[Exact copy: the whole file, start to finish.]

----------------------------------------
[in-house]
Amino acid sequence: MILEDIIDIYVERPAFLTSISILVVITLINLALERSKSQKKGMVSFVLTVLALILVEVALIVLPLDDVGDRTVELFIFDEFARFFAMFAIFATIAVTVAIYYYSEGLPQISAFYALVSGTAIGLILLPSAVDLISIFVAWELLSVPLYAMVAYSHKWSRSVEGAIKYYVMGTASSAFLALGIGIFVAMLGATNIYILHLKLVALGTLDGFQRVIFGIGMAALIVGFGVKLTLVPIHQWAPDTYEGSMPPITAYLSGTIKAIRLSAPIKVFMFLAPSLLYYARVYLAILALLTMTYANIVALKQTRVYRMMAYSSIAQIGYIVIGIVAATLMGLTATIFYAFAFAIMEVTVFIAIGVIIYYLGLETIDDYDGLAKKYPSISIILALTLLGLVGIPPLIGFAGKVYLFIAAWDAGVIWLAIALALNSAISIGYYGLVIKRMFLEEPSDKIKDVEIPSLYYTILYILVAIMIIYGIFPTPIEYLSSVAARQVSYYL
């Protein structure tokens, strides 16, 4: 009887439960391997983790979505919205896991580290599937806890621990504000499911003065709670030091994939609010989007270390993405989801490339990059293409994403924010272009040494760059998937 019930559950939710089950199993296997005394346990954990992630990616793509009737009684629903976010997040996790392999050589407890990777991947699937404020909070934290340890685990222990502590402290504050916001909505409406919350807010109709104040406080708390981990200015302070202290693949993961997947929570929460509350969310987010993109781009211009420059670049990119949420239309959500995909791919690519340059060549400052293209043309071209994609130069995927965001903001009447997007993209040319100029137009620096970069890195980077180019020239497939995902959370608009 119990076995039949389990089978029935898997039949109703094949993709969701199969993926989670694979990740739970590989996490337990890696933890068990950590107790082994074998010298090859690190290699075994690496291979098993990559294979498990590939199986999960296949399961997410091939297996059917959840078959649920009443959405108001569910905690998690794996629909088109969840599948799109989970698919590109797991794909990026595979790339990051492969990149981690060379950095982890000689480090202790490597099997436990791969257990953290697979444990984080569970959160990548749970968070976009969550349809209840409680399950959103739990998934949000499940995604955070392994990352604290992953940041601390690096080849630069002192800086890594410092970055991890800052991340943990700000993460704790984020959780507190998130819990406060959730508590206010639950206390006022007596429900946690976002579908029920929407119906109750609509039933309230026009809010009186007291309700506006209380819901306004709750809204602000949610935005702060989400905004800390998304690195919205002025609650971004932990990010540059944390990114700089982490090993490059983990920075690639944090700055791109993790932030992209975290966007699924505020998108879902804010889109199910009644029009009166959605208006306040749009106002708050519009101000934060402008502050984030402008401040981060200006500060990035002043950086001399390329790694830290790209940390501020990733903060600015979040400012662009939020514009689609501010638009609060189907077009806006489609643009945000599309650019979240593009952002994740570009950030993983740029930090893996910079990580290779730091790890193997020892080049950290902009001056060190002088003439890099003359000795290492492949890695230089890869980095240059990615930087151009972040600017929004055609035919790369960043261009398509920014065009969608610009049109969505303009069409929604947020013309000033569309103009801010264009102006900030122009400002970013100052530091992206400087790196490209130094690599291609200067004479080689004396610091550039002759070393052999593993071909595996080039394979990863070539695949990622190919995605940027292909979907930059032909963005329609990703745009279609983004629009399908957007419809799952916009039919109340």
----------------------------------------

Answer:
[in-house]
Amino acid sequence: MILEDIIDIYVERPAFLTSISILVVITLINLALERSKSQKKGMVSFVLTVLALILVEVALIVLPLDDVGDRTVELFIFDEFARFFAMFAIFATIAVTVAIYYYSEGLPQISAFYALVSGTAIGLILLPSAVDLISIFVAWELLSVPLYAMVAYSHKWSRSVEGAIKYYVMGTASSAFLALGIGIFVAMLGATNIYILHLKLVALGTLDGFQRVIFGIGMAALIVGFGVKLTLVPIHQWAPDTYEGSMPPITAYLSGTIKAIRLSAPIKVFMFLAPSLLYYARVYLAILALLTMTYANIVALKQTRVYRMMAYSSIAQIGYIVIGIVAATLMGLTATIFYAFAFAIMEVTVFIAIGVIIYYLGLETIDDYDGLAKKYPSISIILALTLLGLVGIPPLIGFAGKVYLFIAAWDAGVIWLAIALALNSAISIGYYGLVIKRMFLEEPSDKIKDVEIPSLYYTILYILVAIMIIYGIFPTPIEYLSSVAARQVSYYL
């Protein structure tokens, strides 16, 4: 009887439960391997983790979505919205896991580290599937806890621990504000499911003065709670030091994939609010989007270390993405989801490339990059293409994403924010272009040494760059998937 019930559950939710089950199993296997005394346990954990992630990616793509009737009684629903976010997040996790392999050589407890990777991947699937404020909070934290340890685990222990502590402290504050916001909505409406919350807010109709104040406080708390981990200015302070202290693949993961997947929570929460509350969310987010993109781009211009420059670049990119949420239309959500995909791919690519340059060549400052293209043309071209994609130069995927965001903001009447997007993209040319100029137009620096970069890195980077180019020239497939995902959370608009 119990076995039949389990089978029935898997039949109703094949993709969701199969993926989670694979990740739970590989996490337990890696933890068990950590107790082994074998010298090859690190290699075994690496291979098993990559294979498990590939199986999960296949399961997410091939297996059917959840078959649920009443959405108001569910905690998690794996629909088109969840599948799109989970698919590109797991794909990026595979790339990051492969990149981690060379950095982890000689480090202790490597099997436990791969257990953290697979444990984080569970959160990548749970968070976009969550349809209840409680399950959103739990998934949000499940995604955070392994990352604290992953940041601390690096080849630069002192800086890594410092970055991890800052991340943990700000993460704790984020959780507190998130819990406060959730508590206010639950206390006022007596429900946690976002579908029920929407119906109750609509039933309230026009809010009186007291309700506006209380819901306004709750809204602000949610935005702060989400905004800390998304690195919205002025609650971004932990990010540059944390990114700089982490090993490059983990920075690639944090700055791109993790932030992209975290966007699924505020998108879902804010889109199910009644029009009166959605208006306040749009106002708050519009101000934060402008502050984030402008401040981060200006500060990035002043950086001399390329790694830290790209940390501020990733903060600015979040400012662009939020514009689609501010638009609060189907077009806006489609643009945000599309650019979240593009952002994740570009950030993983740029930090893996910079990580290779730091790890193997020892080049950290902009001056060190002088003439890099003359000795290492492949890695230089890869980095240059990615930087151009972040600017929004055609035919790369960043261009398509920014065009969608610009049109969505303009069409929604947020013309000033569309103009801010264009102006900030122009400002970013100052530091992206400087790196490209130094690599291609200067004479080689004396610091550039002759070393052999593993071909595996080039394979990863070539695949990622190919995605940027292909979907930059032909963005329609990703745009279609983004629009399908957007419809799952916009039919109340």